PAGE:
Child Support and Taxes

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Most Common Family Law Issues:

Are Child Support Payments I Receive for My Child Considered "Income" for Tax Purposes?

Child support payments received from the other parent for the benefit of your children are not considered income to you. Child support is tax free for the receiving parent.

Are Child Support Payments I Make for My Child Tax Deductible?

Child support payments you make for the benefit of your children are not tax deductible. The giving parent cannot deduct child support as an expense for federal tax return purposes.

Can I Give My Ex-Spouse More Alimony Instead of Child Support?

Although child support is not tax deductible and is not considered income, alimony or spousal support is deductible for the payer and is taxable income for the receiver. So it may be beneficial for divorcing spouses with children to arrange alimony payments to be adjusted so as to create a tax break.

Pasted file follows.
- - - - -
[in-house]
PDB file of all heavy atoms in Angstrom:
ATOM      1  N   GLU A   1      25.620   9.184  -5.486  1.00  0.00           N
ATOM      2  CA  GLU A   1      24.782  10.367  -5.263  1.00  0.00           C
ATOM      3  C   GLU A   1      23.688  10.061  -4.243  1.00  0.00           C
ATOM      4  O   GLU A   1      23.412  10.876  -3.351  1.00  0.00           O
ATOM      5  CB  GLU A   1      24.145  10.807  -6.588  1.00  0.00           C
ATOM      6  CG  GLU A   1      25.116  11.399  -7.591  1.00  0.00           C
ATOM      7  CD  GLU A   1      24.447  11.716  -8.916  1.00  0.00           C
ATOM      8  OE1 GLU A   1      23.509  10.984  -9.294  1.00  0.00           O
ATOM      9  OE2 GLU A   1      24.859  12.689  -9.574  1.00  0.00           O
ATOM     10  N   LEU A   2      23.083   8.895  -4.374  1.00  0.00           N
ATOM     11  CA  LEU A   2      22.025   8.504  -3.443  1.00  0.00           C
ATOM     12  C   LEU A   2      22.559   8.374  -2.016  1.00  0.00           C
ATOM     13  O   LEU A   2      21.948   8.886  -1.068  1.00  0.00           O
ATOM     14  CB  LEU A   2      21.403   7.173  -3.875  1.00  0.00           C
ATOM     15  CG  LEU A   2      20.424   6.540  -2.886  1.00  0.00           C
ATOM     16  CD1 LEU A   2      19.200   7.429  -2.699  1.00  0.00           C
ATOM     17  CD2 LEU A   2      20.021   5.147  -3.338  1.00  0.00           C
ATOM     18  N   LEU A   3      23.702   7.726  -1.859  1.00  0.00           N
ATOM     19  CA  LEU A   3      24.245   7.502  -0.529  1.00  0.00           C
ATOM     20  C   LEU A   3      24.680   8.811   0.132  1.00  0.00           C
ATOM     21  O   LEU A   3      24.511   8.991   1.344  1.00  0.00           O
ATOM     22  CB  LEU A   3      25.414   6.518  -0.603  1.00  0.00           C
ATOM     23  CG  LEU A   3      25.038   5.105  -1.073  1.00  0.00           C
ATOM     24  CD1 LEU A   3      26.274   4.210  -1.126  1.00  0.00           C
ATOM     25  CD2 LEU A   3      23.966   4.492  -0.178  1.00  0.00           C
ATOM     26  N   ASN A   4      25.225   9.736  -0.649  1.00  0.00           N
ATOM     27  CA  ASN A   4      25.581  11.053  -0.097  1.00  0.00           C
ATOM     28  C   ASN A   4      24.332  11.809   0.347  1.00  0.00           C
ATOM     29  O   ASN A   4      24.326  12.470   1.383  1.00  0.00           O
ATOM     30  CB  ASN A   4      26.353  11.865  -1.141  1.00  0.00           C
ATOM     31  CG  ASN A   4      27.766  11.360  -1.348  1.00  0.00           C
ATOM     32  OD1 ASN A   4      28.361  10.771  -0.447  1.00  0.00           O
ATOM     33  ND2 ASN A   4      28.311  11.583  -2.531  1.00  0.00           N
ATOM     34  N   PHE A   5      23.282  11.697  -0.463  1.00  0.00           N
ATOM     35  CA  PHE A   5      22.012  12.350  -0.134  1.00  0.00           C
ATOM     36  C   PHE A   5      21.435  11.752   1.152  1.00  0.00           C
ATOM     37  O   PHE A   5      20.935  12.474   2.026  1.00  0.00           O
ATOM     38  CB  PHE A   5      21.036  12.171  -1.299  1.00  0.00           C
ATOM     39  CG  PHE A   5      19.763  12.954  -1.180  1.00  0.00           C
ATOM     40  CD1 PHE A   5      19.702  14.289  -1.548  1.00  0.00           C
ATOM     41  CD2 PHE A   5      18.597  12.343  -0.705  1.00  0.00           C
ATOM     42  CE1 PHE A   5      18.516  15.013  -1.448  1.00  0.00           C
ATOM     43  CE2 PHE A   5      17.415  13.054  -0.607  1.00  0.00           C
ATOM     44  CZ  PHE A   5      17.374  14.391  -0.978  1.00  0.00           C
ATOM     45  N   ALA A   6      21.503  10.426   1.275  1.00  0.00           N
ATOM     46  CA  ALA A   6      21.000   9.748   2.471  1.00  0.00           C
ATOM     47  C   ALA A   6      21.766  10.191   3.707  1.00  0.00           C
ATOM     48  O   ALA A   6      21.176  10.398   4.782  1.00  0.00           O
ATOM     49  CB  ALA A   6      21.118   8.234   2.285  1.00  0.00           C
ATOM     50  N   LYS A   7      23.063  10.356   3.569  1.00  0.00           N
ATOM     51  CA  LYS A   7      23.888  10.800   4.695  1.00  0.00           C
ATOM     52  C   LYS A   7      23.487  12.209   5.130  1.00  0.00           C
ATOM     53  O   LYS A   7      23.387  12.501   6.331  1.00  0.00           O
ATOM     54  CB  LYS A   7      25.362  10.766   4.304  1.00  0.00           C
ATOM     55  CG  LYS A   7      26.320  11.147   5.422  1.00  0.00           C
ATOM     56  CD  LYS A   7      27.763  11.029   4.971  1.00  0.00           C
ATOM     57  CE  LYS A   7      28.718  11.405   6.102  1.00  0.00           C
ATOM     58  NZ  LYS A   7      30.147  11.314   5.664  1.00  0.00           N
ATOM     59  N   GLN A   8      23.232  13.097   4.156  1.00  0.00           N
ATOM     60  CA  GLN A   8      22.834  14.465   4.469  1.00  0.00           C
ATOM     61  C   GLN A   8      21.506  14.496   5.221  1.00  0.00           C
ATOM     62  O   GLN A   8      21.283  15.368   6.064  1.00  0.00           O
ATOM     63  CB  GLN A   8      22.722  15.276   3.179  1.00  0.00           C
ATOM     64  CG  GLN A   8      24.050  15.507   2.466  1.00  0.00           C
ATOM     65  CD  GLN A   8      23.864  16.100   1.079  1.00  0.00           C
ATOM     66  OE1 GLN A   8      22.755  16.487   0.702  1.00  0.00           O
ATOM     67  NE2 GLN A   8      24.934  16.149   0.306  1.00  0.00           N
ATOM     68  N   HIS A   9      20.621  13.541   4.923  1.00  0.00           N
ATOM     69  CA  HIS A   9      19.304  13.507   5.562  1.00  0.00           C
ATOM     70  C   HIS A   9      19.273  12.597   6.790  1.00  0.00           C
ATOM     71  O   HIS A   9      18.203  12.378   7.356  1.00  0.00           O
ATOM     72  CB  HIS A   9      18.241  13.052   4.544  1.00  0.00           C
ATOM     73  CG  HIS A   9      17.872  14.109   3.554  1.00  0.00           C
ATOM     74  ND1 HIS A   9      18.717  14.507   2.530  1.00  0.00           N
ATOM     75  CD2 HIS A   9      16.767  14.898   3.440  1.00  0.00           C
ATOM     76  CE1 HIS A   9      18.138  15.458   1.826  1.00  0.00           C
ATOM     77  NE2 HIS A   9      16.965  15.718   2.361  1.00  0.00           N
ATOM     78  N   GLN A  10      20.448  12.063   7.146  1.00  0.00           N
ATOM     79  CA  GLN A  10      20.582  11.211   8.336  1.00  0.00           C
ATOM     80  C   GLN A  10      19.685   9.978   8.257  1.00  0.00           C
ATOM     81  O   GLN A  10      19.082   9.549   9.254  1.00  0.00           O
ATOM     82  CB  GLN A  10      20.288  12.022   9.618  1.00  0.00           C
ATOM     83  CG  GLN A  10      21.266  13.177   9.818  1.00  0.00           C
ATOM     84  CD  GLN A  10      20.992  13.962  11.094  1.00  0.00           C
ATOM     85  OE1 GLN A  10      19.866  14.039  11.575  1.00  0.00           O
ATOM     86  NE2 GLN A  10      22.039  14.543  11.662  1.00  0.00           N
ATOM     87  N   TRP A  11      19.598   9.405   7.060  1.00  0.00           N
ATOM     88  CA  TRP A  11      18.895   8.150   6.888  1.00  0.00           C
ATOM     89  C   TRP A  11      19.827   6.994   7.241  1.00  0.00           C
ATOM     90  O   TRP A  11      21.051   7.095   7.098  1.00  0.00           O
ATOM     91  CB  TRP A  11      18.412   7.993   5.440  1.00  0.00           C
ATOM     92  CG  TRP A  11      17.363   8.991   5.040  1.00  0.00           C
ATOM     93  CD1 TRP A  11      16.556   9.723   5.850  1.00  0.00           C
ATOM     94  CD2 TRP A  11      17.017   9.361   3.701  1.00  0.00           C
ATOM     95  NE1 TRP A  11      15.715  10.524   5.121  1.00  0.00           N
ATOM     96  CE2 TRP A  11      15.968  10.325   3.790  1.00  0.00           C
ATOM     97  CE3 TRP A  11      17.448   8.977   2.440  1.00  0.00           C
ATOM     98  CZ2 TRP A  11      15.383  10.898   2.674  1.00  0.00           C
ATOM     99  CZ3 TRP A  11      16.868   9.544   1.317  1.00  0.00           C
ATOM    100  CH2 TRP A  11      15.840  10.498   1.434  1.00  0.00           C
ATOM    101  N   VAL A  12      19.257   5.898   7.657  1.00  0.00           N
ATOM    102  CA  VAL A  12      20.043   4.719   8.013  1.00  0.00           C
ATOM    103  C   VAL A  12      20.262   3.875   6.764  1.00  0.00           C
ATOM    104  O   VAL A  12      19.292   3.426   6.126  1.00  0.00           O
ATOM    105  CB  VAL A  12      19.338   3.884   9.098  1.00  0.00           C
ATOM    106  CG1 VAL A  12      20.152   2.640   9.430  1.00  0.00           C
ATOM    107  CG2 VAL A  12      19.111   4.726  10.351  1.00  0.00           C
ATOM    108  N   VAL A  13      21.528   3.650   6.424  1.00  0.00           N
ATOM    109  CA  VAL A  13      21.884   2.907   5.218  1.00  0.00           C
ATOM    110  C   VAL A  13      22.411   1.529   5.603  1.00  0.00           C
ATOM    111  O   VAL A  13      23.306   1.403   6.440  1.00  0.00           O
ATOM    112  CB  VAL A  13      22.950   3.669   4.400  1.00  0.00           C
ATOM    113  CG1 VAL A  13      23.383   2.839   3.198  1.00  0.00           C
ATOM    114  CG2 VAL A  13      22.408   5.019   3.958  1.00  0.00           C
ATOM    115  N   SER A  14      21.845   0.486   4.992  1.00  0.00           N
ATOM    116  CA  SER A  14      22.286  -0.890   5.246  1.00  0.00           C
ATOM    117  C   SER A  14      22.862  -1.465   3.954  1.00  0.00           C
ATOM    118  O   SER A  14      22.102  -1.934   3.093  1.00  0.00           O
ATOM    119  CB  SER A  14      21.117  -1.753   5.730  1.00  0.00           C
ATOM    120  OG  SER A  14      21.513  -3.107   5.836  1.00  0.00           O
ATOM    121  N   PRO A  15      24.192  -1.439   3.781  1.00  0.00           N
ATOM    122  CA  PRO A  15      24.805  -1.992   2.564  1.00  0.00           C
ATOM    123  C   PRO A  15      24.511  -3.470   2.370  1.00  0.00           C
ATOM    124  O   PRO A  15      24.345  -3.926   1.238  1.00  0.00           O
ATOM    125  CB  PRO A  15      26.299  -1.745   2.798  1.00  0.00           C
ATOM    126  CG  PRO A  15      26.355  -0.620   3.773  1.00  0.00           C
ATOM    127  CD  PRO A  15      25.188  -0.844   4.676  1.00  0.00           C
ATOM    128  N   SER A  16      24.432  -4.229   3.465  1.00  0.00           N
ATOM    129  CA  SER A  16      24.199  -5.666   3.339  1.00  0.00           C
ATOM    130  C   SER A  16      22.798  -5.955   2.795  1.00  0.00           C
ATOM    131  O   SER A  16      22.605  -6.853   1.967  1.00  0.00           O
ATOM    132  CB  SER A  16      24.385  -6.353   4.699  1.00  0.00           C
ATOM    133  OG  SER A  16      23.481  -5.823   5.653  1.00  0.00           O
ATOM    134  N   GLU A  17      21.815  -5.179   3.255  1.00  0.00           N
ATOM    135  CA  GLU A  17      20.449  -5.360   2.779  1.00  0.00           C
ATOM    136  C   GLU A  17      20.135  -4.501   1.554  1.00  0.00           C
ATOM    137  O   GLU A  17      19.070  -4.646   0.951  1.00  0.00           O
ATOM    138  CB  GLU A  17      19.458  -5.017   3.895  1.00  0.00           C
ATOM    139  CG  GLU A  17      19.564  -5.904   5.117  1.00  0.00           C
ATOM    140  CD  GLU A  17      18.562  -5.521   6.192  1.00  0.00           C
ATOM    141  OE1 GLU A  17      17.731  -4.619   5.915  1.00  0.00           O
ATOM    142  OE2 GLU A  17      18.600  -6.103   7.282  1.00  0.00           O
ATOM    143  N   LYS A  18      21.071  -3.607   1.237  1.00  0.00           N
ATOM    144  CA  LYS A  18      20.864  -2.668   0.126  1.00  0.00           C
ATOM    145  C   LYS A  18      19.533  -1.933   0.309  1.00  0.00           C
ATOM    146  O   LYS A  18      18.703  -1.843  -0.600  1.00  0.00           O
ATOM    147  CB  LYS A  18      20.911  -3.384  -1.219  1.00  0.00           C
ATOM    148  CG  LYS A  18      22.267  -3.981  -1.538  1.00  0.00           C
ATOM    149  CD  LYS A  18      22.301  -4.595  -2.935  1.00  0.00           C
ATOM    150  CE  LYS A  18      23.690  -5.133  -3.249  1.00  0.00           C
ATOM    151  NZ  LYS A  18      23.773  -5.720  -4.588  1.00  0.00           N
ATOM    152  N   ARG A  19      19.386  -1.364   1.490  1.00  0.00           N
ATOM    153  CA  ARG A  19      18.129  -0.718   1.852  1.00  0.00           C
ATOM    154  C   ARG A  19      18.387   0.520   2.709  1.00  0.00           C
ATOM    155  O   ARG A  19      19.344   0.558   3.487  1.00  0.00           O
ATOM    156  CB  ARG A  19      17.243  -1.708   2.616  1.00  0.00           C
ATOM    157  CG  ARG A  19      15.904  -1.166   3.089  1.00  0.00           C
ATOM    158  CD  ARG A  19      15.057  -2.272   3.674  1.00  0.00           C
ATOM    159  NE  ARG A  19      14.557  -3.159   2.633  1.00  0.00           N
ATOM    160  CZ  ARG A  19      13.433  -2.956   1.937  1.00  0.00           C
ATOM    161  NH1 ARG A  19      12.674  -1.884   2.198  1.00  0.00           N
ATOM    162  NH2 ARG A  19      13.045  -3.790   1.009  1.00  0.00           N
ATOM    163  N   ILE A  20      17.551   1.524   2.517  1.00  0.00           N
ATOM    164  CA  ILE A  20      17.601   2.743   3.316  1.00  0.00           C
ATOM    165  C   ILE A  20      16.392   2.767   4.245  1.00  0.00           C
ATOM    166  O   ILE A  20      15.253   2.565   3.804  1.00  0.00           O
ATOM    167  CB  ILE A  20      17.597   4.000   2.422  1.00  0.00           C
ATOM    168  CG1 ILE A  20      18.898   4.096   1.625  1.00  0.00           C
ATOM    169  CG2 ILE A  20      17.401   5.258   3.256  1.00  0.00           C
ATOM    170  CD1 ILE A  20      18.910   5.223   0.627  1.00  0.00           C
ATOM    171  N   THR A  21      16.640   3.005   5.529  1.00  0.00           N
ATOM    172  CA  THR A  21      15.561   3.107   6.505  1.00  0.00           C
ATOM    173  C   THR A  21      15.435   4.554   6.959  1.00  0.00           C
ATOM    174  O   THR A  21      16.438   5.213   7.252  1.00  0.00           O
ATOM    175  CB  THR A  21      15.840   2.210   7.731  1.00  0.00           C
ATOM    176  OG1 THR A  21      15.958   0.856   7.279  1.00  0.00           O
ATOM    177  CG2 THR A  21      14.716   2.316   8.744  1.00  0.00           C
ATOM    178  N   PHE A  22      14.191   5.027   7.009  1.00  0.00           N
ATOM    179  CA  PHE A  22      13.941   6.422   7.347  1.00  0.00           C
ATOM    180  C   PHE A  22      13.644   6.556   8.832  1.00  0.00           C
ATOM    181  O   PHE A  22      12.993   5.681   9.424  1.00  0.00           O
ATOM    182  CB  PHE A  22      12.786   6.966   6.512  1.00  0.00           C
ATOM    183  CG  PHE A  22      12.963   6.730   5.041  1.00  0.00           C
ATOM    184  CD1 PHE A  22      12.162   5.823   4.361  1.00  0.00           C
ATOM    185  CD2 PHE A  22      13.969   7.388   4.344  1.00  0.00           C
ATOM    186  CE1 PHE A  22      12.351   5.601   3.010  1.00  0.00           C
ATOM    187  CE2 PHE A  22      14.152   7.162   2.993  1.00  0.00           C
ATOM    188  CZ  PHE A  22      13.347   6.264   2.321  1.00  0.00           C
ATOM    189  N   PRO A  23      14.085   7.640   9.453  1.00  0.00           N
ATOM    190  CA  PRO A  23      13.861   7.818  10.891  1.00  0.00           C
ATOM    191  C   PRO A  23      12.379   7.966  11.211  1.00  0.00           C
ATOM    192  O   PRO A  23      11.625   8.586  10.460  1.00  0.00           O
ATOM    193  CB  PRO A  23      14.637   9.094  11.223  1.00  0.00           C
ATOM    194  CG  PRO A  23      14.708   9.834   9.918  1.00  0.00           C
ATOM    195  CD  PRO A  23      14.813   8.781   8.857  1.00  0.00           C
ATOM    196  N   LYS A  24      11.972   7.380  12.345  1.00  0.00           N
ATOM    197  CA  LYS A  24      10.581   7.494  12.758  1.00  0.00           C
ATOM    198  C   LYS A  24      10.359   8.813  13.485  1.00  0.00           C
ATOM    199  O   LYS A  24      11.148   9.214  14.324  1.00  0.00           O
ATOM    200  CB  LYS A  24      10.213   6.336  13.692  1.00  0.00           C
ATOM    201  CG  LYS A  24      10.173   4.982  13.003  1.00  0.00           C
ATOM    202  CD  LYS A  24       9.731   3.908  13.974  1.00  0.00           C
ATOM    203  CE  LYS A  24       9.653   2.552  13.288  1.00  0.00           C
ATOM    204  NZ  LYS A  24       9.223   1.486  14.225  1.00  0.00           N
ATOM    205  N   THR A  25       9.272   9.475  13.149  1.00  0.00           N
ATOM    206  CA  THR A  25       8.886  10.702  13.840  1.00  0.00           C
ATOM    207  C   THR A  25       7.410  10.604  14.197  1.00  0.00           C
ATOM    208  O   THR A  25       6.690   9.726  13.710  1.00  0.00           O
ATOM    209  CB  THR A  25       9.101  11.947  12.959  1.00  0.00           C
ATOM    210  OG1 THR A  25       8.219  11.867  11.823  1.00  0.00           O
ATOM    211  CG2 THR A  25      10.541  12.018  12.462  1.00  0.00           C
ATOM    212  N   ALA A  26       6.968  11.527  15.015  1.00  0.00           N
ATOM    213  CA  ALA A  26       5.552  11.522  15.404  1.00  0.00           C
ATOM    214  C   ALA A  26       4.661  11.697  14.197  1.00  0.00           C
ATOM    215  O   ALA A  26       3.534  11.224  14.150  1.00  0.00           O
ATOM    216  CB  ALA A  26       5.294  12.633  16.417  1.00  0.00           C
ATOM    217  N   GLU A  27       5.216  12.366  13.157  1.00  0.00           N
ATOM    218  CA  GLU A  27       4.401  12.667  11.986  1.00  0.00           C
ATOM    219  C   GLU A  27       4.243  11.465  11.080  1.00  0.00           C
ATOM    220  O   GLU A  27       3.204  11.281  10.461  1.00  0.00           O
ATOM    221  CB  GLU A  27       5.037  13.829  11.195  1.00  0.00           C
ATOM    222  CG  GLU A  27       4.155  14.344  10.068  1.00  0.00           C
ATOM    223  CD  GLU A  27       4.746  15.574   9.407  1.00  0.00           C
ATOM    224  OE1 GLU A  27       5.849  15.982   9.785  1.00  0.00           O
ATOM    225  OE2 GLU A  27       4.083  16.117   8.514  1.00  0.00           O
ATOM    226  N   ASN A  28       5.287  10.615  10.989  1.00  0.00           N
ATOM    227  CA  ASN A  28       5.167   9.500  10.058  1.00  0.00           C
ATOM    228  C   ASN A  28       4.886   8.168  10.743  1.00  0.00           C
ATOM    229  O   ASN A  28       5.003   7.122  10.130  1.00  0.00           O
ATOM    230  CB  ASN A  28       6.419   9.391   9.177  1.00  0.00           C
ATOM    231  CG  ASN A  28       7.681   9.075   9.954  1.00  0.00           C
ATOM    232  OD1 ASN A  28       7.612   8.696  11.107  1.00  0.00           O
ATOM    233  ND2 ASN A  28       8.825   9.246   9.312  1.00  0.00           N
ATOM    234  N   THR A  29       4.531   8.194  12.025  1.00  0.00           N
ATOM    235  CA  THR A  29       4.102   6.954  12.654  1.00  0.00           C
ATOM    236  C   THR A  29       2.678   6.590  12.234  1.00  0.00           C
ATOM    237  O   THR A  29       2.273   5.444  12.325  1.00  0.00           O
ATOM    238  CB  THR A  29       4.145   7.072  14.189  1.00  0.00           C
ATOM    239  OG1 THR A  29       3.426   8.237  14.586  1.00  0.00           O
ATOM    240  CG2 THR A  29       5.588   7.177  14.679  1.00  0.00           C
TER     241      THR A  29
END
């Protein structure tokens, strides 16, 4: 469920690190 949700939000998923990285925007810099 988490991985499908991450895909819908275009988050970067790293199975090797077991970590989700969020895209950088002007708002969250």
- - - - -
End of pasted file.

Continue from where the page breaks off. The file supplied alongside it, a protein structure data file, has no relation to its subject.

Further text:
Do I Have to Pay Child Support if the Other Parent and I Were Never Married?

You still have to pay child support even if you were never married to the other parent. Child support must be paid by any biological parent for the benefit of the child except if the child has been adopted by another person or the rights of the biological parent have been terminated for some reason by a court.

Do I Need a Lawyer for My Child Support Issue?

If you are trying to understand the tax implications of child support payments and receipts, it would be wise for you to speak with a family lawyer to review your options. Working with an experienced family lawyer can help you understand your rights and help ensure that your interests are protected.

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Last Modified: 02-17-2012 02:03 PM PST

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